Online predators: Help minimize the risk
Using Internet communication tools such as mobile phones, social networking, online gaming, chat rooms, email, and instant messaging can put children at potential risk of encountering online predators.
The anonymity of the Internet means that trust and intimacy can develop quickly online. Predators take advantage of this anonymity to build online relationships with inexperienced young people.
Kids feel they are aware of the dangers of predators, but in reality, they are quite naive about online relationships.
Parents can help protect their kids by knowing the risks related to online communication and being involved in their kids' Internet activities.
How do online predators work?
Online predators do the following:
Find kids through social networking, blogs, chat rooms, instant messaging, email, discussion boards, and other websites.
Seduce their targets through attention, affection, kindness, and even gifts.
Know the latest music and hobbies likely to interest kids.
Listen to and sympathize with kids' problems.
Try to ease young people's inhibitions by gradually introducing sexual content into their conversations or by showing them sexually explicit material.
Might also evaluate the kids they meet online for future face-to-face contact.
How can parents minimize the risk of a child becoming a victim?
Talk to your kids about sexual predators and potential online dangers.
Use family safety settings that are built into Windows 8, Windows 7, and Windows Vista.
Follow age limits on social networking websites. Most social networking sites require that users be age 13 and over. If your children are under the recommended age for these sites, do not let them use them.
Young children should not use chat rooms—the dangers are too great. As children get older, direct them towards well-monitored kids' chat rooms. Encourage even your teens to use monitored chat rooms.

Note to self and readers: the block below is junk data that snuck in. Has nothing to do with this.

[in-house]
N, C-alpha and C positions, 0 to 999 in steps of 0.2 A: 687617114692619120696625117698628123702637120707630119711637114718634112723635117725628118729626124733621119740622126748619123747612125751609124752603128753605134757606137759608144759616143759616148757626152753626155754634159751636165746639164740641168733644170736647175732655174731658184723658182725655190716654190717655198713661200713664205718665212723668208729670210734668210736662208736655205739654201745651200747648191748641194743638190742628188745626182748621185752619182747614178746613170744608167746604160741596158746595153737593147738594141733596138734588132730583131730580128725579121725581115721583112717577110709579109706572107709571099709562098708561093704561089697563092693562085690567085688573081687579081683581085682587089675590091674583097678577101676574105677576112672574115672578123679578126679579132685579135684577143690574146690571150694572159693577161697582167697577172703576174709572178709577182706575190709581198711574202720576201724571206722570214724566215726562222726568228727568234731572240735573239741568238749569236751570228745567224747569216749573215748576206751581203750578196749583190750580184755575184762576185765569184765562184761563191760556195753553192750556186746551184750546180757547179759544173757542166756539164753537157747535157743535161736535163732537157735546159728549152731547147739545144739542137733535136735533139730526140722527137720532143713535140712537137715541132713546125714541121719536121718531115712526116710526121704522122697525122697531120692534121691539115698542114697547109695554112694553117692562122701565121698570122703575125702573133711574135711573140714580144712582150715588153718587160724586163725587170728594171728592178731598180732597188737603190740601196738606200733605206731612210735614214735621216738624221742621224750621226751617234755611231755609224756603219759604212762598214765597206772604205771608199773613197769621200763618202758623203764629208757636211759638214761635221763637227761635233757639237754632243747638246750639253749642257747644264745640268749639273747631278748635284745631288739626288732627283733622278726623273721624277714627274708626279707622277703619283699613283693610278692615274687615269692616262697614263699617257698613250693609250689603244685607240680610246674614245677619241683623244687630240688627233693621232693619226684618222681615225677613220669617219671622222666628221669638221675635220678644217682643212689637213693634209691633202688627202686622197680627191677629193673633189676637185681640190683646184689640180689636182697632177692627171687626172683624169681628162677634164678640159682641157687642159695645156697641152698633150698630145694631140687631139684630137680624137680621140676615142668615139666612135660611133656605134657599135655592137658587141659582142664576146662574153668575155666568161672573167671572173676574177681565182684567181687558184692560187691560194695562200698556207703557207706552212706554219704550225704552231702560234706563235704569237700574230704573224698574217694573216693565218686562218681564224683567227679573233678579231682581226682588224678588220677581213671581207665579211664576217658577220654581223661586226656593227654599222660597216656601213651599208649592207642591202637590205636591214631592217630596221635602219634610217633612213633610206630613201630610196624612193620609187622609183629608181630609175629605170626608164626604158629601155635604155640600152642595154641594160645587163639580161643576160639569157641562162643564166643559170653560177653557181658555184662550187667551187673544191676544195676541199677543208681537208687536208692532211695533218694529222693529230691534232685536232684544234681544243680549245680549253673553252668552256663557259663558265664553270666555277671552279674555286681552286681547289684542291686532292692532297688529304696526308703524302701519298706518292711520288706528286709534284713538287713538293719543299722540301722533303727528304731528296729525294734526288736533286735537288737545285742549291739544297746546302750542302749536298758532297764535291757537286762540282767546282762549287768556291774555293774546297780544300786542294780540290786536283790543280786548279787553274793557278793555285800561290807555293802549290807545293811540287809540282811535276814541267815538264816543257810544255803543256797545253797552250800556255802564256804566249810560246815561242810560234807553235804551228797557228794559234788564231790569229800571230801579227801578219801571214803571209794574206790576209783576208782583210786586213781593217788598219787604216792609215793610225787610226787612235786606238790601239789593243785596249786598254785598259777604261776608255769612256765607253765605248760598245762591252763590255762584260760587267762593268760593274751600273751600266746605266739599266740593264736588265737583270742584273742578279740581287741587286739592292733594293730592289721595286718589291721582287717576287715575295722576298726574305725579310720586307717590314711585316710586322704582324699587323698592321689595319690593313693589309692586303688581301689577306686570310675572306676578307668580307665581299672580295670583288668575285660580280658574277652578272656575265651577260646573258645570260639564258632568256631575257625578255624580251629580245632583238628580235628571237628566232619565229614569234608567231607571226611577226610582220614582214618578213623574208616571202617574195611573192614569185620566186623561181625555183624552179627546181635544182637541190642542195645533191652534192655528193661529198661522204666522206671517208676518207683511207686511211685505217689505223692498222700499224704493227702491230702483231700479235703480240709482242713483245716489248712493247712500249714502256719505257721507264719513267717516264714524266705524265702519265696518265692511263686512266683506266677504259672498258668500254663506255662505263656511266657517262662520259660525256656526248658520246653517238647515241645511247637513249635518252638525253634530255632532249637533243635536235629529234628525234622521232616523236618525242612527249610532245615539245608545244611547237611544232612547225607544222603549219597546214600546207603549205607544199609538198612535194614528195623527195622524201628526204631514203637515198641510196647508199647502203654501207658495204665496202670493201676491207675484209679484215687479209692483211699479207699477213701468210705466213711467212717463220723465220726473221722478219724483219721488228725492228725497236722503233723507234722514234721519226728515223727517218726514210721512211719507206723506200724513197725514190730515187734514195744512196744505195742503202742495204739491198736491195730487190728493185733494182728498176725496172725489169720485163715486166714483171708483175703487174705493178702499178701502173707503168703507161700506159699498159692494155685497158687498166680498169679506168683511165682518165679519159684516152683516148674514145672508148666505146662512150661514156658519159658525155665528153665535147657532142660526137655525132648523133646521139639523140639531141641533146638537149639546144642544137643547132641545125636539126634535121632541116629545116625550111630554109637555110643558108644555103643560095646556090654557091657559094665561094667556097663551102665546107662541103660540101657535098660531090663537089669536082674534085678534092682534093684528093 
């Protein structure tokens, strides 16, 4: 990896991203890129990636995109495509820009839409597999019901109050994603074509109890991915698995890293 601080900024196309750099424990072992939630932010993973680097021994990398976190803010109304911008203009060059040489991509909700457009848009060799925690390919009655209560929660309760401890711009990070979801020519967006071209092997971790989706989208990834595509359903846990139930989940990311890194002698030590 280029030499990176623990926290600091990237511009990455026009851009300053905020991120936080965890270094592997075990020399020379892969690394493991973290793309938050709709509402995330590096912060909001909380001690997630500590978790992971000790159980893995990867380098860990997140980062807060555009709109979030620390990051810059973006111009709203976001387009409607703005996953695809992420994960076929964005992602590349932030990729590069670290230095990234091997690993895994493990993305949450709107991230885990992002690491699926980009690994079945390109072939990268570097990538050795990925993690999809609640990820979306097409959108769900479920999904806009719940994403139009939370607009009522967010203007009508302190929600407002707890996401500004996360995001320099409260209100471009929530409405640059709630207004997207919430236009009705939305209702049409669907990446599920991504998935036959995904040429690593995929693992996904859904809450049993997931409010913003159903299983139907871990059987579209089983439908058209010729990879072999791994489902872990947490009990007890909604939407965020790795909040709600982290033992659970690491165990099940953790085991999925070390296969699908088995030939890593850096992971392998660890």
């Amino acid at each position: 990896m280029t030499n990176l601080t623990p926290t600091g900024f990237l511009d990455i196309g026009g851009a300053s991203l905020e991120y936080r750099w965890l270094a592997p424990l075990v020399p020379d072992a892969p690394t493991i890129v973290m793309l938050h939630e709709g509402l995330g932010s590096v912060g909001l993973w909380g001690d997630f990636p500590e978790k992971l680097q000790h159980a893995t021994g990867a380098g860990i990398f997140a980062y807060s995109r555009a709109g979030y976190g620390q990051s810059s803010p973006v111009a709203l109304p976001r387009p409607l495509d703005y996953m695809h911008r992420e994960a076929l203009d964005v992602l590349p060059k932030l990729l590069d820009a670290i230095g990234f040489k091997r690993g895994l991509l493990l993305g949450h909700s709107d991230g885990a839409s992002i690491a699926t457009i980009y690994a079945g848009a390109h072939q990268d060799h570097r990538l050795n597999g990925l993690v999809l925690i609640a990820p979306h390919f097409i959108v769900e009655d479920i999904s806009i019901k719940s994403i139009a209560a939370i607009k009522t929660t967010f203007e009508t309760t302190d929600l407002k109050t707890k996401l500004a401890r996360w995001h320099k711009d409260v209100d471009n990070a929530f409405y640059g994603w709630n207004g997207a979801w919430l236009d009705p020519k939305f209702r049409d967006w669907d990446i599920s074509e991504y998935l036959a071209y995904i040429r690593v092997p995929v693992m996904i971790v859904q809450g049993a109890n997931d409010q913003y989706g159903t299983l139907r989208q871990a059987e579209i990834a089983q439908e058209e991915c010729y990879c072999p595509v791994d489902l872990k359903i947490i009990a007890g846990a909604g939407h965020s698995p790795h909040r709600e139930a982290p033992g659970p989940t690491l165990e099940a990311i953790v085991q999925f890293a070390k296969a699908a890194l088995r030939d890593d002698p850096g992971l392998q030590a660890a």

If your children take part in chat rooms, make sure you know which ones they visit and with whom they talk. Monitor the chat areas yourself to see what kind of conversations take place.
Instruct your children to never leave the chat room's public area. Many chat rooms offer private areas where users can have one-on-one chats with other users-chat monitors can't read these conversations. These are often referred to as "whisper" areas.
Keep the Internet-connected computer in a common area of the house, never in a child's bedroom. It is much more difficult for a predator to establish a relationship with your child if the computer screen is easily visible. Even when the computer is in a public area of your home, sit with your child when they are online.
When your children are young, they should share the family email address rather than have their own email accounts. As they get older, you can ask your Internet Service Provider (ISP) to set up a separate email address, but your children's mail can still reside in your account.
Tell your children to never respond to instant messaging or emails from strangers. If your children use computers in places outside your supervision-public library, school, or friends' homes-find out what computer safeguards are used.
If all precautions fail and your kids do meet an online predator, don't blame them. The offender always bears full responsibility. Take decisive action to stop your child from any further contact with this person.
How can your kids reduce the risk of being victimized?
There are a number of precautions that kids can take, including:
Never downloading images from an unknown source-they could be sexually explicit.
Using email filters.
Telling an adult immediately if anything that happens online makes them feel uncomfortable or frightened.
Choosing a gender-neutral screen name that doesn't contain sexually suggestive words or reveal personal information.
Never revealing personal information about themselves (including age and gender) or information about their family to anyone online and not filling out online personal profiles. For more specific rules, see How to help your kids use social websites more safely.
Stopping any email communication, instant messaging conversations, or chats if anyone starts to ask questions that are too personal or sexually suggestive.
Posting the family online agreement near the computer to remind them to protect their privacy on the Internet.
What can you do if your child is being targeted?
If your child receives sexually explicit photos from an online correspondent, or if she or he is solicited sexually in email, instant messaging, or some other way online, contact your local police. Save any documentation including email addresses, website addresses, and chat logs to share with the police.
Check your computer for pornographic files or any type of sexual communication—these are often warning signs.
Monitor your child's access to all live electronic communications, such as chat rooms, instant messaging, and email.
Source: Some of the above information was adapted, with permission, from the U.S. Federal Bureau of Investigation publication A Parent's Guide to Internet Safety.